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Challenging an Inaccurate Performance Review
If you received a performance review that you felt was an unfair or inaccurate representation of your work, you're not alone. Less than half (47 percent) of employees surveyed by research firm Kelton for the Cornerstone OnDemand 2013 U.S. Employee Report believed their companies' appraisal processes accurately represented their work. As performance reviews can impact raises, promotions, and even who the company will let go, it is important that you speak up and challenge an inaccurate review.
Stay Calm and Rational
It's easy to get worked up about inaccuracies and fallacies in a performance review, especially if they negatively impact your evaluation. Take a few days to compose yourself and gather your thoughts -- and any evidence -- so that you can rationally discuss the inaccurate statements with your manager. Ask for a written copy of the review if you don't have it already so that you can read what it says; your boss may have better expressed his thoughts in writing than he did in the review meeting. Once you feel you are ready to discuss the inaccurate areas of the review rationally, schedule a meeting with your manager to discuss the review.
Write a Rebuttal
Take time to craft a non-emotional written response to the review, including factual examples that show why you believe the review is inaccurate. A rebuttal should be limited to a single page, include examples of how you helped your company reach its goals, and include complimentary comments from co-workers, says Joanne Cini, author of "Kingmaker: Be the One Your Company Wants to Keep ... on Your Terms." Initially, share the response with your manager, but write the document so that it can be read and understood by anyone else who may need to access the review at a later date. You may want to check whether a formal rebuttal form exists before writing the response; your manager or Human Resources department can assist you.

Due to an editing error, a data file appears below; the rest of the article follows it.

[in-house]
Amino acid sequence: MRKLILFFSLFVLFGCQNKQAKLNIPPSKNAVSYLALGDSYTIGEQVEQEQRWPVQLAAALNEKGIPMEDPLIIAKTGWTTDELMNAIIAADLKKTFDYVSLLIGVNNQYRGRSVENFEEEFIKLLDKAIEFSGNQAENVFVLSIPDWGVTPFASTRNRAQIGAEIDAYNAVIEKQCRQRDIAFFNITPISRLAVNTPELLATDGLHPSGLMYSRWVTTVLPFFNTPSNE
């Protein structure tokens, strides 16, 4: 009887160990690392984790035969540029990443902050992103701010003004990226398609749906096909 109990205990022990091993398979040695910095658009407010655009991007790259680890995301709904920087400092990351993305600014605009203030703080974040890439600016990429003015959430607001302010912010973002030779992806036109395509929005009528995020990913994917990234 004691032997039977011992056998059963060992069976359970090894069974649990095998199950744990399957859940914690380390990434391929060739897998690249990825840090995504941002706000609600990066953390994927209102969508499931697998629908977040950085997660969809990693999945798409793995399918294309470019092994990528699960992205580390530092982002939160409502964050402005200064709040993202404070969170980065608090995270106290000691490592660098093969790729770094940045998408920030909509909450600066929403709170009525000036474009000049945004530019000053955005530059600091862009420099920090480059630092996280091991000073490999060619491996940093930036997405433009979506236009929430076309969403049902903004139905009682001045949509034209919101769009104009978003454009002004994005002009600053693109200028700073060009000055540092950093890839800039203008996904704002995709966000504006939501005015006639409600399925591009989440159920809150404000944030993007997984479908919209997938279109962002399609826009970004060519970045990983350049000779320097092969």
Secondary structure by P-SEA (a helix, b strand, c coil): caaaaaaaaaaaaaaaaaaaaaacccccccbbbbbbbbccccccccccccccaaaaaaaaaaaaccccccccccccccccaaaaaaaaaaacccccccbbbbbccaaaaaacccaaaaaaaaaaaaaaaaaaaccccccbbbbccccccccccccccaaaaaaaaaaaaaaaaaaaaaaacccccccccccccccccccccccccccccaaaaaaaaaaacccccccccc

Bring In HR
Ideally, a frank discussion with your manager will help you address any problems with the performance review. If after this discussion the issue is not resolved to your satisfaction and you want to pursue it further, this is the time to discuss the review with HR. You may want to gather additional details, since the HR department is not as familiar with your work as your boss is. Consider the best way to present information as well; HR specialist and U.S. News and World Report blogger Suzanne Lucas says one of the best responses she's seen was a spreadsheet that included columns for a quote from the appraisal, documented factual evidence responding to the comment, names of employees who could verify the evidence, and the employee's view.
Consider the Future
Regardless of what happens with the review challenge, you should take this time to plan for the next review. Agree on regular checkpoints with your manager -- quarterly or even more often -- so that you can ensure you have a common understanding of your accomplishments and how you are meeting expectations. Document your accomplishments and hang on to emails or memos applauding your work so that you can refer to them during the review cycle. If your company does not have a self-evaluation process, share this information with your manager before he writes your review. This tactic helps ensure he has all of your accomplishments in front of him, complete with the evidence he needs to write a positive and accurate review.
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Ilene Tatroe has worked in the technology industry since 1996, with more than 10 years as a product manager for human capital management and workforce optimization applications. She has an MBA in marketing from Bentley University, as well as a Masters in journalism from New York University.